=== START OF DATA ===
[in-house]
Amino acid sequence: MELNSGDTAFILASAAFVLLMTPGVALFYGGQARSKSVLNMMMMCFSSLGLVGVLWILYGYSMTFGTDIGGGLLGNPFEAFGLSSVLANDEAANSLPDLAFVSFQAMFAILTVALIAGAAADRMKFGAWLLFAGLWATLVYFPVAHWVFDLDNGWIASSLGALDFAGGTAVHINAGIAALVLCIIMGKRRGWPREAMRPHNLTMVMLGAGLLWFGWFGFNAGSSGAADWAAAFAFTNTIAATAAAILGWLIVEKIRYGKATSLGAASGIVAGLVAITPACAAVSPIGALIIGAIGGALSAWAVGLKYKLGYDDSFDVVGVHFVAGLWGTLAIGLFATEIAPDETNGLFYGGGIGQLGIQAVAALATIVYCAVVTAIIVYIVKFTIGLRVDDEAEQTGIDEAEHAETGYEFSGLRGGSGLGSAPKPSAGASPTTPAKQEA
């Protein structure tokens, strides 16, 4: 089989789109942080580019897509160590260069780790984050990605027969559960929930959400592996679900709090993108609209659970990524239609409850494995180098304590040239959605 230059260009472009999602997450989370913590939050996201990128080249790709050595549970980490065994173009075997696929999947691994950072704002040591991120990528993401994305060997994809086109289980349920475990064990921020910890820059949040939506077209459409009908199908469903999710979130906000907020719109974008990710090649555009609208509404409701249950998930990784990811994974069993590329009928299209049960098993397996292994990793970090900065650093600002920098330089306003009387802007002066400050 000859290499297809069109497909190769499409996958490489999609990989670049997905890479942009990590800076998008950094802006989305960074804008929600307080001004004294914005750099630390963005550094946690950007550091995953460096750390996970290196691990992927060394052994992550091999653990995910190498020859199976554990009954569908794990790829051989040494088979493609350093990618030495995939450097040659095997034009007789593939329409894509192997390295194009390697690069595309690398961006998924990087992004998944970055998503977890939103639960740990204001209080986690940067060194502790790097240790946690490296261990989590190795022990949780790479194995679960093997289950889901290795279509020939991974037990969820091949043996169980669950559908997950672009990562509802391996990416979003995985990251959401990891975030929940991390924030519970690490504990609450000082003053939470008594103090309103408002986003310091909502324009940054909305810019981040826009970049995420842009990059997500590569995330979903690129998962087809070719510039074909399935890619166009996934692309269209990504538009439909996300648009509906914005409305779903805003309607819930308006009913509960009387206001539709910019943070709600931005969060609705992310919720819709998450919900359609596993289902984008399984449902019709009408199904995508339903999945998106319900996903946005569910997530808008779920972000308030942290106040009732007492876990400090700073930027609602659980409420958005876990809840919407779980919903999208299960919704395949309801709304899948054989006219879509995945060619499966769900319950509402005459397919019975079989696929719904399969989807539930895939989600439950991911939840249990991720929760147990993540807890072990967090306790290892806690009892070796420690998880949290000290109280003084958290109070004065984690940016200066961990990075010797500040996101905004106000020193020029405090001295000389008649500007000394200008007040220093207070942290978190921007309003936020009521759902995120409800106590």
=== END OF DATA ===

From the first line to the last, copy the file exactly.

[in-house]
Amino acid sequence: MELNSGDTAFILASAAFVLLMTPGVALFYGGQARSKSVLNMMMMCFSSLGLVGVLWILYGYSMTFGTDIGGGLLGNPFEAFGLSSVLANDEAANSLPDLAFVSFQAMFAILTVALIAGAAADRMKFGAWLLFAGLWATLVYFPVAHWVFDLDNGWIASSLGALDFAGGTAVHINAGIAALVLCIIMGKRRGWPREAMRPHNLTMVMLGAGLLWFGWFGFNAGSSGAADWAAAFAFTNTIAATAAAILGWLIVEKIRYGKATSLGAASGIVAGLVAITPACAAVSPIGALIIGAIGGALSAWAVGLKYKLGYDDSFDVVGVHFVAGLWGTLAIGLFATEIAPDETNGLFYGGGIGQLGIQAVAALATIVYCAVVTAIIVYIVKFTIGLRVDDEAEQTGIDEAEHAETGYEFSGLRGGSGLGSAPKPSAGASPTTPAKQEA
């Protein structure tokens, strides 16, 4: 089989789109942080580019897509160590260069780790984050990605027969559960929930959400592996679900709090993108609209659970990524239609409850494995180098304590040239959605 230059260009472009999602997450989370913590939050996201990128080249790709050595549970980490065994173009075997696929999947691994950072704002040591991120990528993401994305060997994809086109289980349920475990064990921020910890820059949040939506077209459409009908199908469903999710979130906000907020719109974008990710090649555009609208509404409701249950998930990784990811994974069993590329009928299209049960098993397996292994990793970090900065650093600002920098330089306003009387802007002066400050 000859290499297809069109497909190769499409996958490489999609990989670049997905890479942009990590800076998008950094802006989305960074804008929600307080001004004294914005750099630390963005550094946690950007550091995953460096750390996970290196691990992927060394052994992550091999653990995910190498020859199976554990009954569908794990790829051989040494088979493609350093990618030495995939450097040659095997034009007789593939329409894509192997390295194009390697690069595309690398961006998924990087992004998944970055998503977890939103639960740990204001209080986690940067060194502790790097240790946690490296261990989590190795022990949780790479194995679960093997289950889901290795279509020939991974037990969820091949043996169980669950559908997950672009990562509802391996990416979003995985990251959401990891975030929940991390924030519970690490504990609450000082003053939470008594103090309103408002986003310091909502324009940054909305810019981040826009970049995420842009990059997500590569995330979903690129998962087809070719510039074909399935890619166009996934692309269209990504538009439909996300648009509906914005409305779903805003309607819930308006009913509960009387206001539709910019943070709600931005969060609705992310919720819709998450919900359609596993289902984008399984449902019709009408199904995508339903999945998106319900996903946005569910997530808008779920972000308030942290106040009732007492876990400090700073930027609602659980409420958005876990809840919407779980919903999208299960919704395949309801709304899948054989006219879509995945060619499966769900319950509402005459397919019975079989696929719904399969989807539930895939989600439950991911939840249990991720929760147990993540807890072990967090306790290892806690009892070796420690998880949290000290109280003084958290109070004065984690940016200066961990990075010797500040996101905004106000020193020029405090001295000389008649500007000394200008007040220093207070942290978190921007309003936020009521759902995120409800106590």